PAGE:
Seniors Outreach - October 10, 2018

I have a picture in my home office that continues to encourage me to look back into the past. It is a picture of an old fashioned threshing crew with two of the crew forking stooks into the threshing machine and one of the crew checking the belts and machine near where the grain & chaff comes out. This picture reminds me of both my father and my mother. My father, who for many years worked on such roving crews and worked hard in those days and my mother, because she cooked (using home grown foods) for such crews and kept house for a farming family for a number of years as well.

This picture, in some ways, is an icon of their lives and of the time period that many their age grew up with. They worked hard, they provided a livelihood for their families, and they developed unique ways to work within their situations. In other words, they invented ways to make the jobs more manageable but were still very physically involved and tactile in nature – being more in touch with their environment, their wellbeing, and their health.

In our day and age, such industrious actions are still possible, but are very different in their scope. We have begun to develop a technology-based society with machination and artificial intelligence as the basis of our work world. Computers, robots, cell phones, I-Pads, etc. have become the norm. The physical interactions that we have today come about when we exercise, play some physical games or work at labourer types of jobs, and enable our diet to take in more than processed/’fast foods’.

Perhaps it is not so strange since our parents tried to make life a bit easier for us and in our follow through we have tried to make life a bit easier for our children as well. What is challenging in this scenario is that our health and wellbeing have been on a road to some decline due to a degree of inactivity and at times a lack of inventiveness. What is intriguing is that for most difficulties, health wise, there has become a common mantra or focus:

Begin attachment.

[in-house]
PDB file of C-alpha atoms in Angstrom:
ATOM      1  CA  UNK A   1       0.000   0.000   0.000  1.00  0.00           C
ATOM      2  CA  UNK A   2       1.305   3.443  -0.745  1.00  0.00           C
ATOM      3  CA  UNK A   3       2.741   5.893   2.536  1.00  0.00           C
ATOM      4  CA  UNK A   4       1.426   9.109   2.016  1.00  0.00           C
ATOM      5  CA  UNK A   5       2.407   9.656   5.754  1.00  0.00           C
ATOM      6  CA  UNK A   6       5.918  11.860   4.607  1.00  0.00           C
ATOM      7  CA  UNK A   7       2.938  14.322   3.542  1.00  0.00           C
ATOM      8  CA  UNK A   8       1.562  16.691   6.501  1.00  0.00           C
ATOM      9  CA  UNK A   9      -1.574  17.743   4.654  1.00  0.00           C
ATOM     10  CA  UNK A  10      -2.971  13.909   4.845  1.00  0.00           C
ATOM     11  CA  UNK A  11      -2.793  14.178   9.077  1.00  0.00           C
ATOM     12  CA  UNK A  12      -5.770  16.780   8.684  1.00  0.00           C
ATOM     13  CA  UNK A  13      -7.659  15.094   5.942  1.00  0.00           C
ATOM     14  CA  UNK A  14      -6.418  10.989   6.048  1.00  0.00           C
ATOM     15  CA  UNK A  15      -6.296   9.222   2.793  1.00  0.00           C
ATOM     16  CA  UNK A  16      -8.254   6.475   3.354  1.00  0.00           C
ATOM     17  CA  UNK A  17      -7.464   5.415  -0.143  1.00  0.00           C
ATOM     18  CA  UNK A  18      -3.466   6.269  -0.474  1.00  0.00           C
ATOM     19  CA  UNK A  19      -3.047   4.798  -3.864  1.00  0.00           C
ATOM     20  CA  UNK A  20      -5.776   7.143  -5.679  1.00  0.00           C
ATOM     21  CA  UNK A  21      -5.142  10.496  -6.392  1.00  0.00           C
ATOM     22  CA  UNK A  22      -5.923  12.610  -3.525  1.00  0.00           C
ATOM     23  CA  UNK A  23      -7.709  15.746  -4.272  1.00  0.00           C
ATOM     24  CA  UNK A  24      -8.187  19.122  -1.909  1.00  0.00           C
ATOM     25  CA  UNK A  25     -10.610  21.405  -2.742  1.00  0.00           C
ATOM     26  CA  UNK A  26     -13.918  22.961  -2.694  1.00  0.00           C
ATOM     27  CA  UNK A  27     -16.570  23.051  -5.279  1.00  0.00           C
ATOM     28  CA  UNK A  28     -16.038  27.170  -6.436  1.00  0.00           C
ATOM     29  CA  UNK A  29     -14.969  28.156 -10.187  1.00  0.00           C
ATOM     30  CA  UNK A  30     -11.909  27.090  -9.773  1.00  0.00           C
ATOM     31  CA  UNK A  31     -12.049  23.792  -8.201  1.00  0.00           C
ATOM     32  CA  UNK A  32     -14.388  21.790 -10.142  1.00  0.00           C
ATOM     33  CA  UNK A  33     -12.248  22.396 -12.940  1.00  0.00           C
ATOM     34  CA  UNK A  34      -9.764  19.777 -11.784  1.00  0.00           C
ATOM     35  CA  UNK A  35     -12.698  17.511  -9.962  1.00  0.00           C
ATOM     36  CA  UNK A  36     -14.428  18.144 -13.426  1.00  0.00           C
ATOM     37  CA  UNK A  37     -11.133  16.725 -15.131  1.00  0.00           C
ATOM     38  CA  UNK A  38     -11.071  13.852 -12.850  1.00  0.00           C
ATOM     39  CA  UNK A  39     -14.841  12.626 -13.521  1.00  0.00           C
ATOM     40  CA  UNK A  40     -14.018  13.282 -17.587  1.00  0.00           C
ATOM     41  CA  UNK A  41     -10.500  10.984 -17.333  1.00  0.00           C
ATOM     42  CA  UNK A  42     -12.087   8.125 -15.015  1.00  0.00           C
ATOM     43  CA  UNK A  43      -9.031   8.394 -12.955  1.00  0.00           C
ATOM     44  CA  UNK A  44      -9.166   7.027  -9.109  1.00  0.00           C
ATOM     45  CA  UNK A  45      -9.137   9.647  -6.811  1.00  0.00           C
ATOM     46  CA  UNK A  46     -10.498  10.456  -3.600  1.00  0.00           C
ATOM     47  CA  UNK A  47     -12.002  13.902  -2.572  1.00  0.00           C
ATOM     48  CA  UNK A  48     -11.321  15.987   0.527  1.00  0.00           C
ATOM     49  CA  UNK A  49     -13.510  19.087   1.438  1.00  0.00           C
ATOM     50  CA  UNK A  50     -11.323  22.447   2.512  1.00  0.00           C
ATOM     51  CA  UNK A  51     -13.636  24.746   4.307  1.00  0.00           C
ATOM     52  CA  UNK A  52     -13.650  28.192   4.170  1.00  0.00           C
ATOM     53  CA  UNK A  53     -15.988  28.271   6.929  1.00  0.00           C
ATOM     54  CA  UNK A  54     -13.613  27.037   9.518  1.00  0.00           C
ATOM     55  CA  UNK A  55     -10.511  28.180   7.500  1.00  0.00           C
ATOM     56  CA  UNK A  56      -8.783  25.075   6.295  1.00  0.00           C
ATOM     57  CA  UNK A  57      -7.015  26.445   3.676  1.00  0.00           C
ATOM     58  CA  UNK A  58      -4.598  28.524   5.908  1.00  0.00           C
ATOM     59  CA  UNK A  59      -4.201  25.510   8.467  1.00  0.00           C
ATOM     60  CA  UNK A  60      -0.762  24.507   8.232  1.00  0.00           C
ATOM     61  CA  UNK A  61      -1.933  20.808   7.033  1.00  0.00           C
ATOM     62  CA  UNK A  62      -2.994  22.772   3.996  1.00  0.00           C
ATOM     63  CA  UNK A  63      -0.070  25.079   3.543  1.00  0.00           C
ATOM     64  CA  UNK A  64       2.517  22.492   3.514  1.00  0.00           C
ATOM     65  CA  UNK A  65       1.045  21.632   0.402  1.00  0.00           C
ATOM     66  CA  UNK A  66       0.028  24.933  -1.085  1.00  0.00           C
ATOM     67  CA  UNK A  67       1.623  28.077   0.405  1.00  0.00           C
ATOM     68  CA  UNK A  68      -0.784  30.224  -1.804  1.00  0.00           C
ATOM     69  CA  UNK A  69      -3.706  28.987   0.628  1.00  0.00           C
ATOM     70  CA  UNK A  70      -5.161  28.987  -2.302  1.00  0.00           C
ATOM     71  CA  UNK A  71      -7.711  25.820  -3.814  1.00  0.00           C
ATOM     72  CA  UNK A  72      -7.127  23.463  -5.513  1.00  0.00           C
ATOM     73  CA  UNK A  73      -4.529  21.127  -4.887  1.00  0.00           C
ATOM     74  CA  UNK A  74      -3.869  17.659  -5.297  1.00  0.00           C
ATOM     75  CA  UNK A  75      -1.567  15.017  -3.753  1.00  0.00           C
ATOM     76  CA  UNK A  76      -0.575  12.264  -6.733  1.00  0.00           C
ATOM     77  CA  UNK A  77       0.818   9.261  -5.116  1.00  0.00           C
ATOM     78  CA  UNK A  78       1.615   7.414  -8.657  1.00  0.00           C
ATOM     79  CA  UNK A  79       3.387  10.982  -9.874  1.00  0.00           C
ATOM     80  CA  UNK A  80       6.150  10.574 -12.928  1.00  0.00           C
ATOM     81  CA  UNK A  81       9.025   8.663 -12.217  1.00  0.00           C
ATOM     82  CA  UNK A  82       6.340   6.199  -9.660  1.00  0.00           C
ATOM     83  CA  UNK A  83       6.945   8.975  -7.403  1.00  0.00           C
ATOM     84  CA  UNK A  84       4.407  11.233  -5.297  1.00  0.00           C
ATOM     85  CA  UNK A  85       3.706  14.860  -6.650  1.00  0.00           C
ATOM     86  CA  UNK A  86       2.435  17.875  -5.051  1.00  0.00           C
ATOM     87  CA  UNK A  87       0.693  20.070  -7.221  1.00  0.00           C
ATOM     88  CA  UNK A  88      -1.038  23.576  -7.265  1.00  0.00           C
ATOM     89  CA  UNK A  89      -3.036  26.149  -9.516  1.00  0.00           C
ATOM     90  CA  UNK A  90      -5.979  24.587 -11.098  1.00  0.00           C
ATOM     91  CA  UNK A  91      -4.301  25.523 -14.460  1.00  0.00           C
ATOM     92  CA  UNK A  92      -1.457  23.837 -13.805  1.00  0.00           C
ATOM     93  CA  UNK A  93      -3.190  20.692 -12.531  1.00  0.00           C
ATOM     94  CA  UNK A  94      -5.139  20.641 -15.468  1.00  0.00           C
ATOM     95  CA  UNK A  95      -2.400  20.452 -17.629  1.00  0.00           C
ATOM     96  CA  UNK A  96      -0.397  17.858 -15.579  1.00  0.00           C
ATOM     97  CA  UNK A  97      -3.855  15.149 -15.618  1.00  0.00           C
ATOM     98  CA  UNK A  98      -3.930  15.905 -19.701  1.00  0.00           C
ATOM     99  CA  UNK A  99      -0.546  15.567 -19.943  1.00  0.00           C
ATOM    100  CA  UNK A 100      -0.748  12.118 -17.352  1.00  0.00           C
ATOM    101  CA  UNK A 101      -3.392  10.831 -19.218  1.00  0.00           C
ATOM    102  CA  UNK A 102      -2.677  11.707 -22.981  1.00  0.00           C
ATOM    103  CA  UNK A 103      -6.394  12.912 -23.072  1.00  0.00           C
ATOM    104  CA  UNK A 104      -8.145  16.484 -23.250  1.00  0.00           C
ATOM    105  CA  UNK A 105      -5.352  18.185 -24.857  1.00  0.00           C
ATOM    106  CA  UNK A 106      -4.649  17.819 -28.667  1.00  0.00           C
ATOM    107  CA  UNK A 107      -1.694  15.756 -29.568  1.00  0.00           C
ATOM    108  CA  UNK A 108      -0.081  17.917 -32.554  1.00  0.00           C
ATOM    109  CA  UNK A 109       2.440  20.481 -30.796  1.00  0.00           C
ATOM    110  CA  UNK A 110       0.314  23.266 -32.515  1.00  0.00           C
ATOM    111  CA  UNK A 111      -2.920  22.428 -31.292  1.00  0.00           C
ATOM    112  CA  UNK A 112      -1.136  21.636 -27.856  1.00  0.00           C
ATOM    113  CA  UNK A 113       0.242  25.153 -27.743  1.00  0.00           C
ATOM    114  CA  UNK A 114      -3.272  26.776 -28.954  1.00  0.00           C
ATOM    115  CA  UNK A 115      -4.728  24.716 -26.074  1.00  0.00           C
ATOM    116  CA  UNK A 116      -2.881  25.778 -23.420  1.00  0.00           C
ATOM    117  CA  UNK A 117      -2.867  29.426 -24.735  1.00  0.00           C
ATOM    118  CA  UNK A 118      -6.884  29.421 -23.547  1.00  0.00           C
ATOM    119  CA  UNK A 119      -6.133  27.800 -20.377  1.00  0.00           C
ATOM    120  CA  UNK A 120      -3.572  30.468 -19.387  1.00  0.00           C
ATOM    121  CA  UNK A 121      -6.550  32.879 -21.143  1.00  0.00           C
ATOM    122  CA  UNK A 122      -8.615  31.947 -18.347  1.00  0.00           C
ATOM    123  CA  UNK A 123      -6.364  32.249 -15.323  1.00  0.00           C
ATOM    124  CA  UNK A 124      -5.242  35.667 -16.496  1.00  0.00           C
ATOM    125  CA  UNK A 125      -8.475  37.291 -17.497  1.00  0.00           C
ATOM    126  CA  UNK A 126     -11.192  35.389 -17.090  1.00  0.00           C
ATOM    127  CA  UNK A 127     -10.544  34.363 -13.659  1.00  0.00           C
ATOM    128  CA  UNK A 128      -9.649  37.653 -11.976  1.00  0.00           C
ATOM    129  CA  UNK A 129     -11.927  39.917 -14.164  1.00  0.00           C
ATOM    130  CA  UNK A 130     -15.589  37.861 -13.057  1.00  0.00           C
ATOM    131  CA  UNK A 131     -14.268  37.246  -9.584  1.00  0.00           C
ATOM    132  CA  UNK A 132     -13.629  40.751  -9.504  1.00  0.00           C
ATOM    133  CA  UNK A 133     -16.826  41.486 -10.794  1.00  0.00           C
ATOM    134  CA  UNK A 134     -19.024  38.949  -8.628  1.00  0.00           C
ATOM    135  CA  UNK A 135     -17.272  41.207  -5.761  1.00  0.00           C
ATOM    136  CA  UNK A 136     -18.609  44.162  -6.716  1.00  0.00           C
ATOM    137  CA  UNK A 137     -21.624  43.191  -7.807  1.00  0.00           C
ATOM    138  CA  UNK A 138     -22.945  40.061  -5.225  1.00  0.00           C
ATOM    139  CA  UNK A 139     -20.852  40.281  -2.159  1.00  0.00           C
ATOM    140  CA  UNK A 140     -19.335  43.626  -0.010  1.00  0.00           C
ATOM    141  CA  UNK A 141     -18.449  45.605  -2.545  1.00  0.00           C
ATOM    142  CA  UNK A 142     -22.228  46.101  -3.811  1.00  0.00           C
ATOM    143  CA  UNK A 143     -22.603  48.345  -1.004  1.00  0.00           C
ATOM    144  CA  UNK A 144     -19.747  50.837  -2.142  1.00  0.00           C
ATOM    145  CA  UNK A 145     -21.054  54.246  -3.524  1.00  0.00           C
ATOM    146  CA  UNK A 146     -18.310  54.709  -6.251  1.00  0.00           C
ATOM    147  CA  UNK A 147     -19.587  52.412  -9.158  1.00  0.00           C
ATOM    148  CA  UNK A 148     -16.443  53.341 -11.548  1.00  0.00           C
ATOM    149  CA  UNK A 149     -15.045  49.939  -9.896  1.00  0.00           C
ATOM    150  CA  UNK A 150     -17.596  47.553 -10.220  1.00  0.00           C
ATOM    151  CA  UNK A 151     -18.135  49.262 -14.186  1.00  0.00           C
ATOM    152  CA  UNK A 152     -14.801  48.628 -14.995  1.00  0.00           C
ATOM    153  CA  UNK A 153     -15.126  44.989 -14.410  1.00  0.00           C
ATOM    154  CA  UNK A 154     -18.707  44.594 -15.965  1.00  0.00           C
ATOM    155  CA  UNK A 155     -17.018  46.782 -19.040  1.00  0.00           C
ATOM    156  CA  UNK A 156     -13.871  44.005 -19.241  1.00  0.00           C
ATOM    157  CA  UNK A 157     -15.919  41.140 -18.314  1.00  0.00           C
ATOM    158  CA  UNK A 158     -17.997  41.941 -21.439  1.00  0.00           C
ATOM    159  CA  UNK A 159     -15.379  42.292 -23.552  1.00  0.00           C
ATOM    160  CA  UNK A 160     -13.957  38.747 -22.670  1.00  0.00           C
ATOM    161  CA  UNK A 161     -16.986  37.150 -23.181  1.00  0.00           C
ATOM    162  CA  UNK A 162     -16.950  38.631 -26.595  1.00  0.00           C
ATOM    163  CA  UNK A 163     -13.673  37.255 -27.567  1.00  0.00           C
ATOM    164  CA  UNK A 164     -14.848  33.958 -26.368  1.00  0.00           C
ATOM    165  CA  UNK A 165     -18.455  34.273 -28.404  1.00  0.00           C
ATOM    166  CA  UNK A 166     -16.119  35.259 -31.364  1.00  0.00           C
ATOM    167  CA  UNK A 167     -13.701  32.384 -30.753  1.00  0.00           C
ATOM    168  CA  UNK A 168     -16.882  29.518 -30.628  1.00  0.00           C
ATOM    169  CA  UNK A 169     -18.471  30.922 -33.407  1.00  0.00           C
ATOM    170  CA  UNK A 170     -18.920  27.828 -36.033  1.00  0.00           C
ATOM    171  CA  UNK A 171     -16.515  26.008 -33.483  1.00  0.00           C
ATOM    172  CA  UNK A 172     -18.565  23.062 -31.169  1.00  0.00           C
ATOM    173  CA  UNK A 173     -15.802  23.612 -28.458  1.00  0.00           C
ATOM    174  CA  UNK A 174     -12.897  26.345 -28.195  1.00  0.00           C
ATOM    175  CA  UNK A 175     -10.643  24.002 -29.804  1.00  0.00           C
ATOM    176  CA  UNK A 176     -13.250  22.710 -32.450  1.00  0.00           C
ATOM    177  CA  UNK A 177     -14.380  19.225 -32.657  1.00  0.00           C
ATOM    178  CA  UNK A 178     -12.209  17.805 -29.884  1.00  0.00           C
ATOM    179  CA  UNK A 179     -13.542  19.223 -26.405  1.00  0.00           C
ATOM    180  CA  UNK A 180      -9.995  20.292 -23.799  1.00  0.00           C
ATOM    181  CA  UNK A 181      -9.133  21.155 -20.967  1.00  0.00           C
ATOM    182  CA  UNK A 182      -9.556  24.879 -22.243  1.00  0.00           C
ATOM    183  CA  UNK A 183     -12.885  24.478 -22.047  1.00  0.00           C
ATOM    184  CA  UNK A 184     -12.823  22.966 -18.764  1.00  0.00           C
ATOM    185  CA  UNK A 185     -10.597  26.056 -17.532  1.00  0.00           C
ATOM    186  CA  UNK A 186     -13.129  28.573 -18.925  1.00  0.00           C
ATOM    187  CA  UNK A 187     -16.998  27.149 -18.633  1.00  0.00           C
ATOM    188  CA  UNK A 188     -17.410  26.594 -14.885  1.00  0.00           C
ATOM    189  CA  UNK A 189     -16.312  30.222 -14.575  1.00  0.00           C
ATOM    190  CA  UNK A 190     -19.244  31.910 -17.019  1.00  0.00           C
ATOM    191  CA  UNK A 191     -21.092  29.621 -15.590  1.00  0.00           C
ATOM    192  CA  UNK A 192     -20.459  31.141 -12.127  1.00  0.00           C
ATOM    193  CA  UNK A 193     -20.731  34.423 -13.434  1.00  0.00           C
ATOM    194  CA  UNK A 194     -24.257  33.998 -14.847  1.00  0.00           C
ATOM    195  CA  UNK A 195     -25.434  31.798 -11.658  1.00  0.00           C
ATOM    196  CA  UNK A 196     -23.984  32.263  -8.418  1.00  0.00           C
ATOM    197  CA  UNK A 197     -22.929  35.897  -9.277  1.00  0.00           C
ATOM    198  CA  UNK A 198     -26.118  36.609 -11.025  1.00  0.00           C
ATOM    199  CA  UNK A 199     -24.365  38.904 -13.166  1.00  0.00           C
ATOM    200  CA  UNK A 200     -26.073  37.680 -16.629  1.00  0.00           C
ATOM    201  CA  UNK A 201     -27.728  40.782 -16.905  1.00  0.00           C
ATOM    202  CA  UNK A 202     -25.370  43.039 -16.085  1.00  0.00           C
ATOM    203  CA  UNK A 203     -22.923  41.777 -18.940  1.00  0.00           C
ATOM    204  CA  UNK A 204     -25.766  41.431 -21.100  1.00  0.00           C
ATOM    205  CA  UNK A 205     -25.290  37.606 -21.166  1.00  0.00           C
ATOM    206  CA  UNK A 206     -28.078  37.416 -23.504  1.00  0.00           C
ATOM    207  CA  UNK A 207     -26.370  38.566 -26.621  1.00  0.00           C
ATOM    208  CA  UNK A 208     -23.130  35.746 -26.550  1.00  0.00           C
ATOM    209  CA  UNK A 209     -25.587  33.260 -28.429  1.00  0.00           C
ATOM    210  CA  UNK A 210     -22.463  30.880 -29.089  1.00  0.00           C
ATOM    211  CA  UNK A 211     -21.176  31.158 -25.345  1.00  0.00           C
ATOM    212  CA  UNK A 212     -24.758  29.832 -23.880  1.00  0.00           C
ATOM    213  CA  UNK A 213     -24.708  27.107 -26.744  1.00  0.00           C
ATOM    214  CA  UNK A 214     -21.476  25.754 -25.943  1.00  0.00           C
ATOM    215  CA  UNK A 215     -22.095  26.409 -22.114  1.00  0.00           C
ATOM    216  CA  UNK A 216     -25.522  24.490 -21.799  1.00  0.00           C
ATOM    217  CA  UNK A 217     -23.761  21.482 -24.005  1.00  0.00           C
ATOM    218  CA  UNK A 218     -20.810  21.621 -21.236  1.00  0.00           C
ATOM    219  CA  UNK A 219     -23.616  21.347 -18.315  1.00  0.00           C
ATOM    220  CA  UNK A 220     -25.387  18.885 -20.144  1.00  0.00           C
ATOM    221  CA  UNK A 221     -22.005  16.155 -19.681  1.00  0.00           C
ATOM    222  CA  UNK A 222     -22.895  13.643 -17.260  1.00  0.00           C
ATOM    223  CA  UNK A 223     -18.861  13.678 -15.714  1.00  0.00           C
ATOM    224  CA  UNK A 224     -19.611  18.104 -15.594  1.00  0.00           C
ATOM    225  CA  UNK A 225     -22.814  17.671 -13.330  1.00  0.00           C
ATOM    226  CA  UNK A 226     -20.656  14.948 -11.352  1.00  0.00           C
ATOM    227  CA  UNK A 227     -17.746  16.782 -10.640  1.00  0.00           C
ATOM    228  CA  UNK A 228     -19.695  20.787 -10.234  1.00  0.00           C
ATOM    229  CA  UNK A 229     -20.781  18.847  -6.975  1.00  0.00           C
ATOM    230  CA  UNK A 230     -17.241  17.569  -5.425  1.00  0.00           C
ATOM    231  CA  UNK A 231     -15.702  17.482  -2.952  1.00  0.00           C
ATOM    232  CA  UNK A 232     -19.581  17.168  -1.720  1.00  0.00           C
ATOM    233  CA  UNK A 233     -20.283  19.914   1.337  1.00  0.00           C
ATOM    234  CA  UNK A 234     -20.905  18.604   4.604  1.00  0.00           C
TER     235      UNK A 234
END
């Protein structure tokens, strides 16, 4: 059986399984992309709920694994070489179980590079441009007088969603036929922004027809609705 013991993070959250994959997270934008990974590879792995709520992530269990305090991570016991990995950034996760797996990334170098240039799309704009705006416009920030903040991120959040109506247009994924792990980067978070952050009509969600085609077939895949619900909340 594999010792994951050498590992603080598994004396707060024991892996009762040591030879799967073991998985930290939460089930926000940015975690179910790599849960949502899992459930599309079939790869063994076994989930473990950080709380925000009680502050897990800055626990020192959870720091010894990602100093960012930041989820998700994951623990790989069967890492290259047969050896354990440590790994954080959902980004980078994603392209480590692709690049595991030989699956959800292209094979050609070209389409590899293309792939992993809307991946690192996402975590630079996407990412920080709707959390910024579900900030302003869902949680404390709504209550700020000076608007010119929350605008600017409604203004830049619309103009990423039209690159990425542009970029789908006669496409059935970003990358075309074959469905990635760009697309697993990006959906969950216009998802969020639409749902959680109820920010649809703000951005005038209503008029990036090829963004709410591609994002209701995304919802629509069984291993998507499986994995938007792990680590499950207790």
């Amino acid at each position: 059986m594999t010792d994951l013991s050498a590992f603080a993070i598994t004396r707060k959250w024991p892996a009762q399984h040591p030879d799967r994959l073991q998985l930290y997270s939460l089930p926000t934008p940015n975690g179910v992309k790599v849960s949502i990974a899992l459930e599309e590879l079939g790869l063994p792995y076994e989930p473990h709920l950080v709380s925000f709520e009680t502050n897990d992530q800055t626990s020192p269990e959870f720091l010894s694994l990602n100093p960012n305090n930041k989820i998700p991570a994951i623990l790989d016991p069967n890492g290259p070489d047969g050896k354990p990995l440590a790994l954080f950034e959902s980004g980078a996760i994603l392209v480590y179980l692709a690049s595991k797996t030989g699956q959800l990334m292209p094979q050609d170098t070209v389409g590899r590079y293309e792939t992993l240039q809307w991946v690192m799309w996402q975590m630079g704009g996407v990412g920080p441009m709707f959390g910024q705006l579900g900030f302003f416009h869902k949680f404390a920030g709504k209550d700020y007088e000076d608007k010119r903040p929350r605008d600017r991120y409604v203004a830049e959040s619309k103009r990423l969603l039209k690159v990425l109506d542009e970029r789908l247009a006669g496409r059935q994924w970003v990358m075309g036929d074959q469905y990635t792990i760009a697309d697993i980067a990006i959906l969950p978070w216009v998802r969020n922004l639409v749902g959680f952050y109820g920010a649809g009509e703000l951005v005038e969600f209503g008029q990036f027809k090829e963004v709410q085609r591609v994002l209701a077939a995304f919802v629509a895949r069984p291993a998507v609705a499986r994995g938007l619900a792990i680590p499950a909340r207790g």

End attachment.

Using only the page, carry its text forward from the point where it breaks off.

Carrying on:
EAT BETTER – eat more vegetables, fruits, nuts, etc.

EXERCISE MORE – keep active. Walk, run, bend, do core exercises to keep your body moving.

KEEP UP WITH BRAIN HEALTH – try new mental activities in order to challenge you.

It is interesting that perhaps we have come somewhat full circle. Maybe our parents and grandparents were not too far off the track in keeping their health and aging through physical work and natural foods.

As our parents and their siblings pass away, it is astonishing to me, at least, that many of them are in their 90’s (at least in my own family). This is perhaps a meeting of both their lifestyle and our modern health supports. Both seem to be necessary. Balance is always important.

At Seniors Outreach we are extremely blessed by the number of volunteers who continue to commit and work at providing support for others. Thank you to each of them.

As a result of such volunteers and partnerships, Seniors Outreach is able to provide the following activities for seniors in Kneehill County:

1. Grief & Loss Support Group – with Janet Cullum, RSW, will continue to be held Wednesday mornings from 10:00 a.m. to 11:30 a.m. at the old Provincial Building in Three Hills (128 – 3rd Ave SE) for 5 weeks more weeks: October 10, 17, 24, 31 & November 7.

2. Monthly Information Sessions: “CPR and AED (Defibrillator)” by Carol Terpstra (EMT) will be presented Thursday, October 18, 2018

- 10:00 a.m. at the CommUnity Drop-In Centre, Three Hills

- 2:00 p.m. at the Silver Willows Centre, Torrington

- 6:00 p.m. Potluck and 6:45 p.m. Presentation at the 50+ Club, Care & Share Centre, Linden.

Reminder: Community Bus Runs in Three Hills are on Tuesdays and Thursdays in the afternoon and a monthly bus run to Red Deer for seniors within the county is operated on the third Wednesday of each month (as numbers of riders warrant).

Call Seniors Outreach for information at 403-443-2555 (from Carbon – 1-888-443-2555)